We’ve all heard of Writer’s Block – where a person has a hard time getting their writing started. I just went through a session of Writer’s Logjam. I am beginning the next book, which is set in the Janus Unfolding world. I had a dozen or so ideas and they all wanted to be first in line, sort of like logs floating down the river and getting jammed together. I broke through the logjam and am in the third chapter.
Chanticleer Author’s Conference 2016 like other CACs was very focused on helping independent authors be successful. I’m in the process of putting the good ideas I received to work:
- Book Covers – I went to Jeff Brown Graphics and asked Jeff to create new covers. Jeff is very creative and great to work with. They’re shown here and also make a fine new header image for the website.
- Perfect the product – I asked Sara Stamey, award winning author of The Ariadne Connection and Islands for editorial assistance.
- Social Media and Branding – I asked Shari Stauch of Where Writers Win to help me create a social media platform. This work is still under way. I also subscribed to the WWW Winners Circle which gives you access to a great deal of information about reviewers, book clubs and other helpful things.
- Promotion Strategy – James Wells, award winning author of The Great Symmetry, made a presentation at CAC16 about marketing eBooks. It was clear and actionable.
- Reviews – The services I will use to help with the promotion strategy look at the author’s online presence and the number of reviews. Some of the services don’t require any reviews, some require a minimum of ten and some require more. I had three at the end of May. The number is growing slowly and I value each new review. Thank you for the reviews!
Soon the new covers and interiors will be up on Amazon and B&N, and I’ll be ready to apply to the promotion services. I’m optimistic about the possible results, and hopeful that I’m underestimating them…
Janus Unfolding: Emergence has won the Cygnus First Place Award for Speculative Fiction. This is one of Chanticleer’s most competitive writing competitions. It’s wonderful to get this recognition.
I’ve begun writing the first novel in the Carter Kovak mystery series. Carter and his wife Natalie are former intelligence agency employees. Carter worked for an agency that doesn’t exist anymore, he laughs and says, “…actually, it didn’t exist while I was working there….” Natalie worked for the FBI as a person who could find the answer to any question and provide the analyses needed to support the field agents. They met while working on a case together. I’m very excited about what these two will get into and how they will work their way to successful conclusions.
The first draft of the third book in the Janus Unfolding series, Inheritance is completed and in editing.
The second book in the series, Emergence is now available in paperback.
I found out what was stopping me from finishing the third book. Soon I’ll be able to say, the first draft of this one is done. 🙂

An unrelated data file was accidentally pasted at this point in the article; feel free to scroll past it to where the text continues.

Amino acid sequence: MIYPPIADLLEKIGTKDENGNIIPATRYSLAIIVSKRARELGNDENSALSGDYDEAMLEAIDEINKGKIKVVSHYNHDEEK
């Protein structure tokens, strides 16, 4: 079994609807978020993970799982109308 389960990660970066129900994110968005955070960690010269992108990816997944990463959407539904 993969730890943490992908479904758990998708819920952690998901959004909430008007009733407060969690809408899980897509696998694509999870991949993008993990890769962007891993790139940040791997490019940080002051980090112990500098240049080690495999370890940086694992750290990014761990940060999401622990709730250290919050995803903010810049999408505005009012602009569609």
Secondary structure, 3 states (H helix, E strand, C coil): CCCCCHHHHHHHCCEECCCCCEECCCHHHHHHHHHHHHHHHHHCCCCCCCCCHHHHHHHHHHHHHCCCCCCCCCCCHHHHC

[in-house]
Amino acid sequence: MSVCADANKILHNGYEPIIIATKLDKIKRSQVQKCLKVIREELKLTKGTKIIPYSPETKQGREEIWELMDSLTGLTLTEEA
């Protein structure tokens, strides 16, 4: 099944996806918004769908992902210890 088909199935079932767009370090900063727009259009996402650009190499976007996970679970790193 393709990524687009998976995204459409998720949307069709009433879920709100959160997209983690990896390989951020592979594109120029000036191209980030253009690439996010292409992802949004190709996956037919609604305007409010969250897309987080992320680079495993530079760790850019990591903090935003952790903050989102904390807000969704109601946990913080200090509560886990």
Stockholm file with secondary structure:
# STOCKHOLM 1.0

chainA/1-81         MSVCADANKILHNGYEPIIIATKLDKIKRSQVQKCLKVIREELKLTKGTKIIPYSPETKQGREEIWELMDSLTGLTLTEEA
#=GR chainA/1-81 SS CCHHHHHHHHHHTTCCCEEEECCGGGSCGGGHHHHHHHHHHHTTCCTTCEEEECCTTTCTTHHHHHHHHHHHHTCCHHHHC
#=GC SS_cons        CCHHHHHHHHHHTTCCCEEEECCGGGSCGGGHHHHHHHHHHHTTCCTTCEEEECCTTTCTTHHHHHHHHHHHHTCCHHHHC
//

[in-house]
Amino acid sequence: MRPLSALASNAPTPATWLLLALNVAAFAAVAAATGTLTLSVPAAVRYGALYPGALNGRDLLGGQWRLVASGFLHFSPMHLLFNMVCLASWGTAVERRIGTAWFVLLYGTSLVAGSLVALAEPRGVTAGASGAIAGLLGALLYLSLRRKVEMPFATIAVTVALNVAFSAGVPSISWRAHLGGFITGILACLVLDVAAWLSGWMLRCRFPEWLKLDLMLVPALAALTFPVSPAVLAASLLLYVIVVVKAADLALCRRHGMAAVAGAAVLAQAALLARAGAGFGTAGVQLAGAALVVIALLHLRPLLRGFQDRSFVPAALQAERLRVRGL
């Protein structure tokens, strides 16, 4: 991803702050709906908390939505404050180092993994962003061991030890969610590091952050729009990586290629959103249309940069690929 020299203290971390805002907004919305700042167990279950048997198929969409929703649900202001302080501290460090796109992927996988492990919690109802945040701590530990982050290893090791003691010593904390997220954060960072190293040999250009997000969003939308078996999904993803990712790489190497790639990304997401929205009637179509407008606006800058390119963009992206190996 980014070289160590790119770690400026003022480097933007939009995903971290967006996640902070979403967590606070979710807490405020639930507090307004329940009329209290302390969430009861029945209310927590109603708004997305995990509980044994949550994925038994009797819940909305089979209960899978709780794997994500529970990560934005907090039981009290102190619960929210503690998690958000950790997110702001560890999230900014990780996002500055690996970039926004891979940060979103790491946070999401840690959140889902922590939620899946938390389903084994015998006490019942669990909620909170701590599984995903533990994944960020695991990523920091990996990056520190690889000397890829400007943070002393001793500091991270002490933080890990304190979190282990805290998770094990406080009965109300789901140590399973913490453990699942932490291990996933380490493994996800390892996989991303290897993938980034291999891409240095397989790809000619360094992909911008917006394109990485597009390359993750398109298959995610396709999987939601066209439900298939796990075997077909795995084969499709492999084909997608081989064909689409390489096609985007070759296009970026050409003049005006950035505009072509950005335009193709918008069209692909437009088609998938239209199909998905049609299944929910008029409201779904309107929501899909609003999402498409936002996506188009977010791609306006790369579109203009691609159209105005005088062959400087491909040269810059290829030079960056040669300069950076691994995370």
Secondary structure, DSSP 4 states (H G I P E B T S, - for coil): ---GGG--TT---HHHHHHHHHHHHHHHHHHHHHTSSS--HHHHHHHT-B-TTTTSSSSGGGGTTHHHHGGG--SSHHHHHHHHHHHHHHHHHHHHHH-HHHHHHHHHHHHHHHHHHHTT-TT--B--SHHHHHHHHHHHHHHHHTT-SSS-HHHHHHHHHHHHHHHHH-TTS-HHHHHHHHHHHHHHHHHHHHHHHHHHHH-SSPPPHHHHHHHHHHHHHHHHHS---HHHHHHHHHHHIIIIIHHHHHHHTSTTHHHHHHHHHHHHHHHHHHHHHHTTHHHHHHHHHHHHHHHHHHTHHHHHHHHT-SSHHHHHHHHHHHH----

Doing more weeding and reading, than writing. In the back of my mind, I am working on how to finish the third book in the Janus Unfolding series. I have tried to begin that work several times and it doesn’t come. I don’t want to force it so I’m Weeding and Reading.
As I write the Janus Unfolding series, Arthur Clarke’s quote, “Any sufficiently advanced technology is indistinguishable from magic,” comes to mind.
Suppose we are the less advanced people (easy enough to imagine that). Then ask: What would be so advanced relative to our experience to seem like magic to us? For example.
Magic – Moving from one location to another instantly, perhaps without being seen in transit.
Magic – All children are loved, clothed, fed, sheltered and given an education, and all women are treated with respect and empowered to fully participate in society. We may as well throw in that there is no more war or armed aggression and bullies do not prosper.
What would we have to understand for the first one to seem common place?
What would a world have to be like for the second one to be the norm?
JANUS UNFOLDING: EMERGENCE by C.A. Knutsen
In the remote town of Frazier, Washington, a house fire burns so inexplicably white-hot that the firemen are forced to retreat. There are no known materials used in home construction or interior decoration that can explain the heat and ferocity of the blaze. Upon closer examination of the charred remains of the structure, the firemen discover a body burned so completely that only bones survived. And in the surrounding property, they find the comatose bodies of three professional assassins, clearly laid out for the authorities. Read More at
The 1943 science fiction short story Mimsy Were the Borogoves by Lewis Padgett is about a toddler and his infant sibling who do things that are quite unusual.
It is a story I am reminded of this whenever I see young children playing, unfettered by ‘impossibilities’ that are so obvious to adults. It’s not so much the specific story line as the concept that there is more to our existence than can be described by our senses and the associated four dimensions.
In my writing, I present characters with something that is ‘impossible’ and then ask them to find out how such a thing could occur.
I’m often surprised by what they come up with.